Large-scale transformation of Fort Sint-Filips along the Scheldt completed

Large-scale transformation of Fort Sint-Filips along the Scheldt completed

Major works protect against flooding and create new nature area

The redevelopment of the site around Fort Sint-Filips on the right bank of the Scheldt has been completed after two years. After dealing with the pollution on the site, a dike and a new, higher water barrier were built to protect the city and the business parks at the port against high water levels from the Scheldt, in an initiative from De Vlaamse Waterweg NV and Port of Antwerp. A pipeline strip was also provided. The transformation of the site is part of the Sigma Plan, which aims to restore riverine nature in addition to flood protection. This is provided by the new dam in the Scheldt downstream of the fort, which encourages the development of tidal nature.

Flood protection

The transformation of the site of the 19th-century Fort Sint-Filips on the right bank of the Scheldt has been completed. The works lasted over 2 years and were carried out by Jan De Nul, Envisan, DEME Environmental and partners as the contractor. They are part of the Flemish government's Sigma Plan to protect Antwerp and the port area around the fort from flooding from the Scheldt and to restore rare riverine nature. This was why a dike and a flood wall were constructed around the site, suitable for coping with the future effects of climate change. To carry out these works, the historically contaminated site was sanitised.

New nature area of 20 hectares

A low stone dam was constructed in the Scheldt itself, just beyond the fort. This tidal dam is perpendicular to the direction of flow and locally slows the flow of water. This means that mudflats and salt marshes, which are created by the play of ebb and flow and are important for biodiversity in and around the Scheldt, are less likely to be washed away. That could create a 20-hectare zone of valuable tidal nature. For the construction of the dam, dredged material previously deposited on the site was reused, so no new soil had to be brought in. The project received European support for this through the Smartsediment initiative. This supports the North Sea estuaries in large-scale maintenance works to create a sustainable estuary. 

Lydia Peeters, Flemish Minister of Mobility and Public Works: “The works at Fort Sint-Filips are just one part of the large-scale dyke works that we are carrying out in different areas of the port along the Scheldelaan as part of the Sigma Plan. Given the scale of this transformation, this is one of the largest ever in Flanders.”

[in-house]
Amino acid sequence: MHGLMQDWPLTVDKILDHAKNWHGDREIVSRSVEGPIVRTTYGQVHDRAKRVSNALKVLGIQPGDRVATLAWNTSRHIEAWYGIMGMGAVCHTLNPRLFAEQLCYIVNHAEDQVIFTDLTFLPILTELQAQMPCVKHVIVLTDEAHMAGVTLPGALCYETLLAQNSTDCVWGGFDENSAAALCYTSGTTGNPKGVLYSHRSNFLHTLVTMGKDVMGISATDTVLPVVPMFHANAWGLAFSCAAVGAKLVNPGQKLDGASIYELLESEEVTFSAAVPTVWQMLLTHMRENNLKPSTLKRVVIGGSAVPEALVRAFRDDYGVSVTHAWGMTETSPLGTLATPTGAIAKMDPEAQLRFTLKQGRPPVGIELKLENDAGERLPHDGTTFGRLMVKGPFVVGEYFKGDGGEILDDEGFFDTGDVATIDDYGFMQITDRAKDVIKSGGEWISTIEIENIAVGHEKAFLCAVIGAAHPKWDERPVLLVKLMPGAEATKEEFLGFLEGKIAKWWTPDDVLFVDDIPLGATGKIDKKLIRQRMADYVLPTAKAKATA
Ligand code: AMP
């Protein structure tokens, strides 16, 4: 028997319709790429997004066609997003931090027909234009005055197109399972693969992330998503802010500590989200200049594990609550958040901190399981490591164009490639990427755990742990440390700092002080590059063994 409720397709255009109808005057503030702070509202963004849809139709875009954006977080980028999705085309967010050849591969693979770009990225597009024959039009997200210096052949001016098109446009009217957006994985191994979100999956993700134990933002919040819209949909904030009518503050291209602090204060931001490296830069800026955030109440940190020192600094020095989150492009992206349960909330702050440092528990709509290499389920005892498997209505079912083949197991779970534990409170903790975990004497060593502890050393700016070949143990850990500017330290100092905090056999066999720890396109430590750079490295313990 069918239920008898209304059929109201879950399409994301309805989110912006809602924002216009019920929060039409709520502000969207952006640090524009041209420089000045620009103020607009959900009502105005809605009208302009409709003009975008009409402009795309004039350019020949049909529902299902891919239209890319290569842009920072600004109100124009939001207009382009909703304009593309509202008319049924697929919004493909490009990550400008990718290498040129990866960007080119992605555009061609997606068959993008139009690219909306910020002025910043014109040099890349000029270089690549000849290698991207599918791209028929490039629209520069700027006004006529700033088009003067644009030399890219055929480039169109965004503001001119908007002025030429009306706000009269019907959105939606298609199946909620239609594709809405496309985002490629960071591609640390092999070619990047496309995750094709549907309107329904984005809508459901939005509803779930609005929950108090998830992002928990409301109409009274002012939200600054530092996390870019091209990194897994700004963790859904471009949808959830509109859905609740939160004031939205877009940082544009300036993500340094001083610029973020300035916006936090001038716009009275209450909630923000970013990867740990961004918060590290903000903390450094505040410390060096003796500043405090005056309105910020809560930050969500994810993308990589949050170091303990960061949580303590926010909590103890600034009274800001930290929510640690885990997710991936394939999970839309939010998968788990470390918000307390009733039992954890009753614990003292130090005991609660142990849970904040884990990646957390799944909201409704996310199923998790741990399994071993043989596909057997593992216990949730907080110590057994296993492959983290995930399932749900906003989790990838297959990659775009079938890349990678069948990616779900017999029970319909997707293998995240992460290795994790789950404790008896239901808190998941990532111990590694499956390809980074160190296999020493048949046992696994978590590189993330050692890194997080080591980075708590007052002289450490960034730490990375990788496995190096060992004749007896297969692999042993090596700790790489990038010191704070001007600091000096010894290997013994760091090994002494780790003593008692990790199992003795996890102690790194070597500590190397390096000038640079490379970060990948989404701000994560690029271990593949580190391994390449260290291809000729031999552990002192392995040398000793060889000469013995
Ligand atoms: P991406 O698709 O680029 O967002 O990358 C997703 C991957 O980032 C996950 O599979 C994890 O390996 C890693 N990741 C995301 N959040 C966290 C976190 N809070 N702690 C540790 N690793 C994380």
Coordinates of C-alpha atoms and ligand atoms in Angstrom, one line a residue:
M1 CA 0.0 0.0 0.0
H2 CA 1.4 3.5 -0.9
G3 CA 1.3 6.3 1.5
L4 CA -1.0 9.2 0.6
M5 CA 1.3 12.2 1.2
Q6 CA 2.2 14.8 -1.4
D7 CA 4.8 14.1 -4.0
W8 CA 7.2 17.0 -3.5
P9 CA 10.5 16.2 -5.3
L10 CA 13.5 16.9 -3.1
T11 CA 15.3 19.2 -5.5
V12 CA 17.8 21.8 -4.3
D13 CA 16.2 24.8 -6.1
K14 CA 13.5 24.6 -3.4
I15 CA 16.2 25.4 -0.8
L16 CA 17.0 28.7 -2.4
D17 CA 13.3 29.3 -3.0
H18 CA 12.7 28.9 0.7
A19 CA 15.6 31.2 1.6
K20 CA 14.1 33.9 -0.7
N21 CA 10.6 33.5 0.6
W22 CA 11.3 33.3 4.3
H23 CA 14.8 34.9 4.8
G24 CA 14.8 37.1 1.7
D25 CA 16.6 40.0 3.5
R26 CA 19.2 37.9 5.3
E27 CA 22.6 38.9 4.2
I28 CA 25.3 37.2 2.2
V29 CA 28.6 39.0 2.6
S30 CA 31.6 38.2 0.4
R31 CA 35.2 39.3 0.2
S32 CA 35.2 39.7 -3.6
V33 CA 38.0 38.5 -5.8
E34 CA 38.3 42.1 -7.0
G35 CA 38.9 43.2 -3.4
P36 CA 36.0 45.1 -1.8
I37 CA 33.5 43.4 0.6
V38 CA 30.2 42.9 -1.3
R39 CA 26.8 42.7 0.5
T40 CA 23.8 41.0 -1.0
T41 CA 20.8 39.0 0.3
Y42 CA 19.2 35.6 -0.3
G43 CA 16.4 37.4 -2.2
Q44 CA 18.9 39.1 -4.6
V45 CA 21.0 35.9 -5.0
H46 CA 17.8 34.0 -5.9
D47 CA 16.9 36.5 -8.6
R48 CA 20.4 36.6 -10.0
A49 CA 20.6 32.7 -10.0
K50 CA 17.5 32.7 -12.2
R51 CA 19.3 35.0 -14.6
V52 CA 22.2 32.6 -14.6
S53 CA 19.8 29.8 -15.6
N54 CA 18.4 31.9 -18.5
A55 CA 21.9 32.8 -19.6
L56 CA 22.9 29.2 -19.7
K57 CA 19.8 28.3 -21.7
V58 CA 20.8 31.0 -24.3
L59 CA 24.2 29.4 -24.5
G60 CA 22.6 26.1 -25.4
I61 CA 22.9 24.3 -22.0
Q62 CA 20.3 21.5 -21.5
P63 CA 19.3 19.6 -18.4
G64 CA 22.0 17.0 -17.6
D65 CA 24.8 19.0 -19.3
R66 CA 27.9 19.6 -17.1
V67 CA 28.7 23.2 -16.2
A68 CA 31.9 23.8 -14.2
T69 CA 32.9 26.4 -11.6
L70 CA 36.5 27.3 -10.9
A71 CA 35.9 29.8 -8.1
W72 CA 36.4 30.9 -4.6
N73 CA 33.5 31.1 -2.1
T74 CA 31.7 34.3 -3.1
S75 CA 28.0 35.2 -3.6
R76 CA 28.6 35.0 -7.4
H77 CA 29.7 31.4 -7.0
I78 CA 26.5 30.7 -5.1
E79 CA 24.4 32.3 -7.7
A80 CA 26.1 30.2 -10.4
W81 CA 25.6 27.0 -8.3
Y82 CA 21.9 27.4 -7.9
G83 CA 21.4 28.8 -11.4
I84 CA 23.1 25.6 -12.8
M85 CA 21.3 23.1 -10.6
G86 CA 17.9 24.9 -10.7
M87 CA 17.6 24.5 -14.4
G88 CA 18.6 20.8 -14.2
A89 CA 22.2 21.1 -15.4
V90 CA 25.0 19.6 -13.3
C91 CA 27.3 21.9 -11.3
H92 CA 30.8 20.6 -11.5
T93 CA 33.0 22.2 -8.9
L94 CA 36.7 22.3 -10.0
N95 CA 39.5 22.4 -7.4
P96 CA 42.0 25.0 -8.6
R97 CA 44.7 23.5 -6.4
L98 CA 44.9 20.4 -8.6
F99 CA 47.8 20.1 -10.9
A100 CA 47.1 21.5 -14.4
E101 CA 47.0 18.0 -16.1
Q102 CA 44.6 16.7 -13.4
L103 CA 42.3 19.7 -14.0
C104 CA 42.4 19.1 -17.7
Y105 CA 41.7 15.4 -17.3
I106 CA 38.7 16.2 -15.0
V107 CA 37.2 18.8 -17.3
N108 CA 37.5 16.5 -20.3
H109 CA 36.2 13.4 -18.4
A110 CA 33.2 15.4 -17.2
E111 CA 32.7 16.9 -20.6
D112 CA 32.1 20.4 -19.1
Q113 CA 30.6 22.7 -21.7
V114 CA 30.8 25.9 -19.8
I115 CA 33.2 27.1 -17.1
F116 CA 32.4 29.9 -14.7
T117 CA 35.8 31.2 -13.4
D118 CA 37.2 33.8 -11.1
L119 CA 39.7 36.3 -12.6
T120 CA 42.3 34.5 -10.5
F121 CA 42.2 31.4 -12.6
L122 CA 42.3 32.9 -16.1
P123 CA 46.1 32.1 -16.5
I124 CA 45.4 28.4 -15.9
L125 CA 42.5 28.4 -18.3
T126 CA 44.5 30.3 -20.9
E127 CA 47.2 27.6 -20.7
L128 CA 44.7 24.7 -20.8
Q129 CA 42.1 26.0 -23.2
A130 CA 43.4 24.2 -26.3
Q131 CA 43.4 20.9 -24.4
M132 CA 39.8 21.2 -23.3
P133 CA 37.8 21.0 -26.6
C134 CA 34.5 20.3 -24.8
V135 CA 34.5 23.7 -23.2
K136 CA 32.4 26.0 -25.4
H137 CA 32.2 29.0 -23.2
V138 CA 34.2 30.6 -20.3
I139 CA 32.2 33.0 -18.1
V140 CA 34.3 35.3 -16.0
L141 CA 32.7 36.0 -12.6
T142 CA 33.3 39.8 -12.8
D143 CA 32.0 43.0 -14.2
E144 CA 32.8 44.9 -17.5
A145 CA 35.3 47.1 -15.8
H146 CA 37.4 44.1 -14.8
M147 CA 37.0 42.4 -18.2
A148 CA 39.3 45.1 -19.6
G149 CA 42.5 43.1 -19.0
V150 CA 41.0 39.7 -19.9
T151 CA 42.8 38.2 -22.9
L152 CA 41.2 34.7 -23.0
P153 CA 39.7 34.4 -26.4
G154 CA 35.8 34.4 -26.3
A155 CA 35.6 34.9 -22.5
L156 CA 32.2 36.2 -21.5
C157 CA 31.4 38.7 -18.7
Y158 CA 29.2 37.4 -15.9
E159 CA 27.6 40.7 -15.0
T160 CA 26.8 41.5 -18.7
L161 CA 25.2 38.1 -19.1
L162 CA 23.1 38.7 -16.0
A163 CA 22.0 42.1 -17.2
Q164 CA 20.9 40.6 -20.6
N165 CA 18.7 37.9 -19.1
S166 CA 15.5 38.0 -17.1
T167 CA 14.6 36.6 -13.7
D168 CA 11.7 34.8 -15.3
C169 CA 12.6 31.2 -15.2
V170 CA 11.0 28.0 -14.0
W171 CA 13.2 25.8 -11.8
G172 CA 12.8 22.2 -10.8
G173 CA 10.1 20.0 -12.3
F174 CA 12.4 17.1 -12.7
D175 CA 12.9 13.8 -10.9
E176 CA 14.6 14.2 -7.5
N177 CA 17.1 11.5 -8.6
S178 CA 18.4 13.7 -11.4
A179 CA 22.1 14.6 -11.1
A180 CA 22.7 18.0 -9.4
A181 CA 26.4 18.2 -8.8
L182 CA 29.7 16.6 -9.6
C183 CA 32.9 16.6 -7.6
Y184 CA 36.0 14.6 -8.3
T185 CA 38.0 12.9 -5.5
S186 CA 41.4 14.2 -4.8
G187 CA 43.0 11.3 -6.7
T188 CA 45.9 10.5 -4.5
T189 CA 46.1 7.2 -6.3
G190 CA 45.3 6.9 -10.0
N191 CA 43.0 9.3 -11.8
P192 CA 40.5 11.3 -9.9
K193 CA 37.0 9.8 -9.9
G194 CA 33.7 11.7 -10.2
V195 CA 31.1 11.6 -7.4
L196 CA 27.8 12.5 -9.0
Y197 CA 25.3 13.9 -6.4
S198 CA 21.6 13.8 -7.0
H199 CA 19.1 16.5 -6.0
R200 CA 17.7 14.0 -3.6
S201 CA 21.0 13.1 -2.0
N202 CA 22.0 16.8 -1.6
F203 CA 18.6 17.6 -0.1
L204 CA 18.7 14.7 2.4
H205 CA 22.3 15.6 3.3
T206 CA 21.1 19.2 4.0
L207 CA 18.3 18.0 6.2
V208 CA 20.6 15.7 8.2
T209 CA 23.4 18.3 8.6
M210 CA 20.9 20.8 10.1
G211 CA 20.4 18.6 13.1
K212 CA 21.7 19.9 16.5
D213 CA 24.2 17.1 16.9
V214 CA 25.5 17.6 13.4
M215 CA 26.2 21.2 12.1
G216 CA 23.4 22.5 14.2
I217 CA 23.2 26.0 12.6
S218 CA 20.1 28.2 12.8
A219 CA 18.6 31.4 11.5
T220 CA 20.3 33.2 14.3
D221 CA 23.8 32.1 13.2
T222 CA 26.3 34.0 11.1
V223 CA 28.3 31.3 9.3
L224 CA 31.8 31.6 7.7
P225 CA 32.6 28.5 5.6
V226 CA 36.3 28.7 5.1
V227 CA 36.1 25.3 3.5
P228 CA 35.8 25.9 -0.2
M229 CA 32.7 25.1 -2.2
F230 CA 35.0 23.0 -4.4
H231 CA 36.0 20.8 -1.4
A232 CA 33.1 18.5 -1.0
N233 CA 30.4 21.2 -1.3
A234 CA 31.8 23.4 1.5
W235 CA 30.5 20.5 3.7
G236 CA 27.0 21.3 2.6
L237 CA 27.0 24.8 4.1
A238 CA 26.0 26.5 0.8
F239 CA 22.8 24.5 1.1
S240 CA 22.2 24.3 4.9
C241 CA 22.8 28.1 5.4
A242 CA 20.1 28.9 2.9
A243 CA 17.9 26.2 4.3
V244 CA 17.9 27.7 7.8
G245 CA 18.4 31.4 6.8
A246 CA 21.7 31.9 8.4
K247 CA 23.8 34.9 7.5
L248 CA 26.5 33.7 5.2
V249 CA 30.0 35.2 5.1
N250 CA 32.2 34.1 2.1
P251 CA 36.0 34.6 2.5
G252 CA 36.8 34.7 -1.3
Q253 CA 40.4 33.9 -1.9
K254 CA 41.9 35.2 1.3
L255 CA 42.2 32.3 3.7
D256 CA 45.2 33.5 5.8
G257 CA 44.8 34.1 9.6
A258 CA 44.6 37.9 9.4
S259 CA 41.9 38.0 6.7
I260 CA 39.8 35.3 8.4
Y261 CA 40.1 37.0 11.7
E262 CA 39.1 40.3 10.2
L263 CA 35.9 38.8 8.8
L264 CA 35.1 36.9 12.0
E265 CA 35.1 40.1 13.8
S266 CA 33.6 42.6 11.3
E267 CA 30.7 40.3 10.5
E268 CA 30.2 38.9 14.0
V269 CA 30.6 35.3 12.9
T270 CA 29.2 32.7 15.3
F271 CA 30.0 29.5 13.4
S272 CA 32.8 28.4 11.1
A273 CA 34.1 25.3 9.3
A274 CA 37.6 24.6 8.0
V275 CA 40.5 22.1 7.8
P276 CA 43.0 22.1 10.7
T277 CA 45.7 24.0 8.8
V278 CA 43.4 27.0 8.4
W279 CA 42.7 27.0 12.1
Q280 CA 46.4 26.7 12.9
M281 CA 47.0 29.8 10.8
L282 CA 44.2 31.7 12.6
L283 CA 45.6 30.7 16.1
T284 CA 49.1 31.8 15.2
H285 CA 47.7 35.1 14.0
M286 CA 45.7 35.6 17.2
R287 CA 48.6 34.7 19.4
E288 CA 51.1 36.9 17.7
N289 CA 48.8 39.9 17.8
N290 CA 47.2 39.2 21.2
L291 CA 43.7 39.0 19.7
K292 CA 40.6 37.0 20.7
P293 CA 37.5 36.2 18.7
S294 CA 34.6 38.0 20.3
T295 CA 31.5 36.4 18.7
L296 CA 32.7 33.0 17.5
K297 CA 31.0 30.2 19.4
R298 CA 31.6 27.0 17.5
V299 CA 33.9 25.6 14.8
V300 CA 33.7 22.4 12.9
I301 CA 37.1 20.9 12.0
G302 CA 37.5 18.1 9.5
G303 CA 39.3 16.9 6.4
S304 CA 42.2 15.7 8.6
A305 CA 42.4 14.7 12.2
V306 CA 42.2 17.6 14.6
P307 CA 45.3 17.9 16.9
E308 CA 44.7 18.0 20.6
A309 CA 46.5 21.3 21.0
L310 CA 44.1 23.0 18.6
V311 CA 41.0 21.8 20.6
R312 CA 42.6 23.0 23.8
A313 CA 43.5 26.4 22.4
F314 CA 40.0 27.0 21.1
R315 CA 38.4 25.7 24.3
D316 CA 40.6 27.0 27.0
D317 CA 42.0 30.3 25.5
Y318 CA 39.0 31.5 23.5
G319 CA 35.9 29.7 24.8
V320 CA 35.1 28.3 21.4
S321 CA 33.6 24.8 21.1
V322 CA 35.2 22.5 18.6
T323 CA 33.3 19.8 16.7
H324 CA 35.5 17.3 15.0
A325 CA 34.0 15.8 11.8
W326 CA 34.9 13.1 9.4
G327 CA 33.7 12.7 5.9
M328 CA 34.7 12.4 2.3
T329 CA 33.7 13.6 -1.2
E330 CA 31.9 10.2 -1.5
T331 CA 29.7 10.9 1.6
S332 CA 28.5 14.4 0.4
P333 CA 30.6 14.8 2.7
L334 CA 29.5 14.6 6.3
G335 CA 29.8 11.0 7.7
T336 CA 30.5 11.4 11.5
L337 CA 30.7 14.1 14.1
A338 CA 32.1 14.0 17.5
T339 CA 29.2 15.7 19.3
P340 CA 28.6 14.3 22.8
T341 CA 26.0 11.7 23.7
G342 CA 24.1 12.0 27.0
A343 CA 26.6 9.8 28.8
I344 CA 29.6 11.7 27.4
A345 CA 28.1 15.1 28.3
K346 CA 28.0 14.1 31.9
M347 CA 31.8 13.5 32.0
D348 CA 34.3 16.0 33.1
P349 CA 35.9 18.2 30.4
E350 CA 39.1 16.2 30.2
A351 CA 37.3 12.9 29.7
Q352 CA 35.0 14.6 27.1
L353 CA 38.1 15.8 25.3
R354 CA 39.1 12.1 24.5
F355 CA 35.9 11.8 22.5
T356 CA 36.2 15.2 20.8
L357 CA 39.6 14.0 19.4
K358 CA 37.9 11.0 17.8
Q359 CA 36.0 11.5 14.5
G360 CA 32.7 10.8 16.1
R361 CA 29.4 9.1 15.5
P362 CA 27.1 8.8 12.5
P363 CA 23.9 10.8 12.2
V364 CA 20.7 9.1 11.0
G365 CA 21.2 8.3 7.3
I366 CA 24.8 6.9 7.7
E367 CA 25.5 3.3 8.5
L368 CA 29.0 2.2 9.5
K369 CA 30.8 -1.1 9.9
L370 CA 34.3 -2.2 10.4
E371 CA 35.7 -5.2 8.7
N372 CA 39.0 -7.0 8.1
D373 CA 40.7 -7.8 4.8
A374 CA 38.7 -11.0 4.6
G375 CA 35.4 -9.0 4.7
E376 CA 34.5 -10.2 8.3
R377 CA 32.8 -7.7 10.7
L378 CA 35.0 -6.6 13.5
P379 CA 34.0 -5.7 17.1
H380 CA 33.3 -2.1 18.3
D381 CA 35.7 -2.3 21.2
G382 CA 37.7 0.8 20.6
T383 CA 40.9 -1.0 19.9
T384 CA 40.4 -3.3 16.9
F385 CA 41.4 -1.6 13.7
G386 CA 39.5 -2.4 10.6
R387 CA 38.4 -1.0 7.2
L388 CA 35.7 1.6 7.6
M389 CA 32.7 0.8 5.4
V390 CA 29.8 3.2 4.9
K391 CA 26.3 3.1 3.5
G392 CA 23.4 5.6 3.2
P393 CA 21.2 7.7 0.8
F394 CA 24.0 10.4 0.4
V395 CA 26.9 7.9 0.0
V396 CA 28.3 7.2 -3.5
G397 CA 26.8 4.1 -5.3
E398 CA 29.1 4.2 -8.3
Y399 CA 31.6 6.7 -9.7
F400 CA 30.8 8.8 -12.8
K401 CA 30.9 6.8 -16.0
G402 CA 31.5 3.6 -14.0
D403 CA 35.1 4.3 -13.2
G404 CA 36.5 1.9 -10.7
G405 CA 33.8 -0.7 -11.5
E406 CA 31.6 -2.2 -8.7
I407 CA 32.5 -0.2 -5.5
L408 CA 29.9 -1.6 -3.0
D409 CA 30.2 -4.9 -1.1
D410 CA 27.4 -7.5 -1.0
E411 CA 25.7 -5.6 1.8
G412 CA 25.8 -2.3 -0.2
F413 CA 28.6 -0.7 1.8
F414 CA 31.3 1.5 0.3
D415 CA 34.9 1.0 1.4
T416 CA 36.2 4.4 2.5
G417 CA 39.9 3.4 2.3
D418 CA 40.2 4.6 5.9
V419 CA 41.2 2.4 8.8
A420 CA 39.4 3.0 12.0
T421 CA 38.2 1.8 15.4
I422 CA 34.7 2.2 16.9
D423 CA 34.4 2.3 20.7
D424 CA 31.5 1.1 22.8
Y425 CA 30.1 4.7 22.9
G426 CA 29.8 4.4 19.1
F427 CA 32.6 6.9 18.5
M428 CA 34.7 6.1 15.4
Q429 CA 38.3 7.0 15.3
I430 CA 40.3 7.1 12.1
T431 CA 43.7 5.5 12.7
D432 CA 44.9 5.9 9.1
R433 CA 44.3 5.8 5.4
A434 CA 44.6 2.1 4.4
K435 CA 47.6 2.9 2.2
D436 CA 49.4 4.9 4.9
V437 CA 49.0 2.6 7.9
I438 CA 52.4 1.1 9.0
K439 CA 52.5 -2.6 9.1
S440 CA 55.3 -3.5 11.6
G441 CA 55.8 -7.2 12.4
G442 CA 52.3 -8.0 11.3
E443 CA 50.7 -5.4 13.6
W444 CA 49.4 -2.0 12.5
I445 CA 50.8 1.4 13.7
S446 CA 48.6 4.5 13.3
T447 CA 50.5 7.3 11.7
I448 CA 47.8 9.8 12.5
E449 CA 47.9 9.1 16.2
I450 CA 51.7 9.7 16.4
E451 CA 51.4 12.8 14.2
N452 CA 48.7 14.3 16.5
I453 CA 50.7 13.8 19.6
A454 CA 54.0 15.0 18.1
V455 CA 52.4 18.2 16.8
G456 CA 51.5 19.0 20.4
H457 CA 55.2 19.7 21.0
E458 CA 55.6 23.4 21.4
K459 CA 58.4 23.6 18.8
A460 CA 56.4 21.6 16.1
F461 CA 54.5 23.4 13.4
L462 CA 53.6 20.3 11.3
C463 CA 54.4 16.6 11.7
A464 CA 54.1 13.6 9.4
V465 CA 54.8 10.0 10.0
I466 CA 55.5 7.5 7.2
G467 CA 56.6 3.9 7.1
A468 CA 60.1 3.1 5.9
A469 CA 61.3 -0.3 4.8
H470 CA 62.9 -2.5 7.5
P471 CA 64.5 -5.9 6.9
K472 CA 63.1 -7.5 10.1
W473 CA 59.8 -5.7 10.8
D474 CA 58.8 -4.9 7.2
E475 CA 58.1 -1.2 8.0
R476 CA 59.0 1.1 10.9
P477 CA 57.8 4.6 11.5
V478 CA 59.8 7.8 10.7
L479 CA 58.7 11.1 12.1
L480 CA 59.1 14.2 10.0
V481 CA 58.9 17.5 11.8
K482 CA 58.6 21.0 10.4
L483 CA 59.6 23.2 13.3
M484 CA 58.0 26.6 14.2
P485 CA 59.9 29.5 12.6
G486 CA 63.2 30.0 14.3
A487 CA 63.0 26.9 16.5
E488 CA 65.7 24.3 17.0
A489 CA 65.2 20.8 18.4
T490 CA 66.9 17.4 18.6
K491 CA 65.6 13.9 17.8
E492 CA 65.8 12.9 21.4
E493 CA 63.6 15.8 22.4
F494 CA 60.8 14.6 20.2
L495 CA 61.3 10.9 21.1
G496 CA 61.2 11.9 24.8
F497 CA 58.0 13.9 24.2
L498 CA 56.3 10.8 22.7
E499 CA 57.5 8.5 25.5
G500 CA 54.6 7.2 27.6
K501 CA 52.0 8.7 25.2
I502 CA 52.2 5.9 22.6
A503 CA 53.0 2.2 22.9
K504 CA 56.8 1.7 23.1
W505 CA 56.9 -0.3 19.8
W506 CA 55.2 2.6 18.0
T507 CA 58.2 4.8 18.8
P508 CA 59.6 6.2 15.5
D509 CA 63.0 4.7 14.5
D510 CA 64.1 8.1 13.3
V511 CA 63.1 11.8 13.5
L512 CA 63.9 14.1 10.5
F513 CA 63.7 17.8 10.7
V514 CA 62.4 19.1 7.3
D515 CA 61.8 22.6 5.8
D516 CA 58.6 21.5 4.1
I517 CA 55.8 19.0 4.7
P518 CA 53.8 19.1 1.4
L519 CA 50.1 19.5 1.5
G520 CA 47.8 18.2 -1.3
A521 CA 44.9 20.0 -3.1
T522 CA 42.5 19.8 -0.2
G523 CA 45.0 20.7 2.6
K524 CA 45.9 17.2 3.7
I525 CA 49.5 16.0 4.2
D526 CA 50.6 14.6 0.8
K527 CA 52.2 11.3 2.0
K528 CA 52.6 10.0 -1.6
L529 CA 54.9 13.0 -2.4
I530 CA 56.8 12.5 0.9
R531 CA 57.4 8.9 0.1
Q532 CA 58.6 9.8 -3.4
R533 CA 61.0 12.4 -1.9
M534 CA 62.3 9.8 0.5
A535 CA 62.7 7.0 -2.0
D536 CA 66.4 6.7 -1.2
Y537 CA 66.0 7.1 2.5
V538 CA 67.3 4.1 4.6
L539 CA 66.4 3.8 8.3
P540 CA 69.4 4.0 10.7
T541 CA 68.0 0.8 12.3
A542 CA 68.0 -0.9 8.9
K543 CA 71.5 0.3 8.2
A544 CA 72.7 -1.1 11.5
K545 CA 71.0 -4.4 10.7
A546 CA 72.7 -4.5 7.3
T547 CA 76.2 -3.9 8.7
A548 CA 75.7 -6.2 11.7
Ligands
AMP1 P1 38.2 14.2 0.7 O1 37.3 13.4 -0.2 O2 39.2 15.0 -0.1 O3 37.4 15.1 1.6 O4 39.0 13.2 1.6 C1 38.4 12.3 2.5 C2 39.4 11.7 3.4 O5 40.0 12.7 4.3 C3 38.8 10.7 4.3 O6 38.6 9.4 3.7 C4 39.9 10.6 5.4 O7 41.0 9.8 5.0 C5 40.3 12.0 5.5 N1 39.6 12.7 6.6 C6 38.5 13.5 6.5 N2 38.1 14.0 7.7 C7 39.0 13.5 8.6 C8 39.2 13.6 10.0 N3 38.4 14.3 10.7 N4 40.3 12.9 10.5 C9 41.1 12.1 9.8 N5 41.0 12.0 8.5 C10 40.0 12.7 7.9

Chris Danckaerts, Managing Director of De Vlaamse Waterweg: “For this unique and multifaceted project, a lot of know-how and expertise was used to bring the many challenges to a successful conclusion. We are extremely pleased with the result, which contributes to flood protection and nature development: the two pillars of the Sigma Plan.”
Annick De Ridder, Vice-Mayor city of Antwerp & President Port of Antwerp: “Thanks to this transformation, Fort Sint-Filips is once again in top condition to protect Antwerp and the port. Thanks to the dike and the flood wall, the business parks at the port are now better armed against potential high water levels from the Scheldt. Moreover, we are also creating a valuable nature reserve this way, which will contribute to the oxygen content of our lifeline, the Scheldt.”
Jacques Vandermeiren, CEO at Port of Antwerp: “In our mission ‘Home port as a lever for a sustainable future’, climate resilience is essential. This project demonstrates how we can combine this ambition with care for the environment and nature. No efforts were spared to transform a historic black spot in terms of soil contamination into an area with a valuable nature reserve. In addition, there will be space for future transmission lines and sustainable development of the port.”

 

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About Port of Antwerp-Bruges

With an overall throughput of 289 million tonnes per year, Port of Antwerp-Bruges is a critical hub in worldwide trade and industry. The port is a crucial link for the handling of containers, breakbulk and for the throughput of vehicles. Port of Antwerp-Bruges is home to 1,400 companies and accommodates the largest integrated chemical cluster in Europe. The port provides, directly and indirectly, a total of around 164,000 jobs and generates an added value of 21 billion euros.
 
The ambition for Port of Antwerp-Bruges is clear - to become the world's first port that reconciles economy, people and climate. As well as growing in a sustainable way, the Port also aims to focus on its unique position as a logistics, maritime and industrial centre and to take the lead in the transition to a circular and low-carbon economy. Together with the port community, customers and other partners, Port of Antwerp-Bruges is actively seeking innovative solutions for a sustainable future. High on the agenda is its responsibility for the environment and the surrounding society. 

The port sites of Antwerp and Zeebrugge are operated by the Antwerp-Bruges Port Authority, a limited liability company of public law with the City of Antwerp and the City of Bruges as its shareholders. The port employs 1,800 people. Vice-Mayor of Antwerp Annick De Ridder is President of the Board of Directors, the Mayor of Bruges Dirk De fauw is the Vice-President. Jacques Vandermeiren is CEO and President of the Executive Committee, which is responsible for the port’s day-to-day management. 

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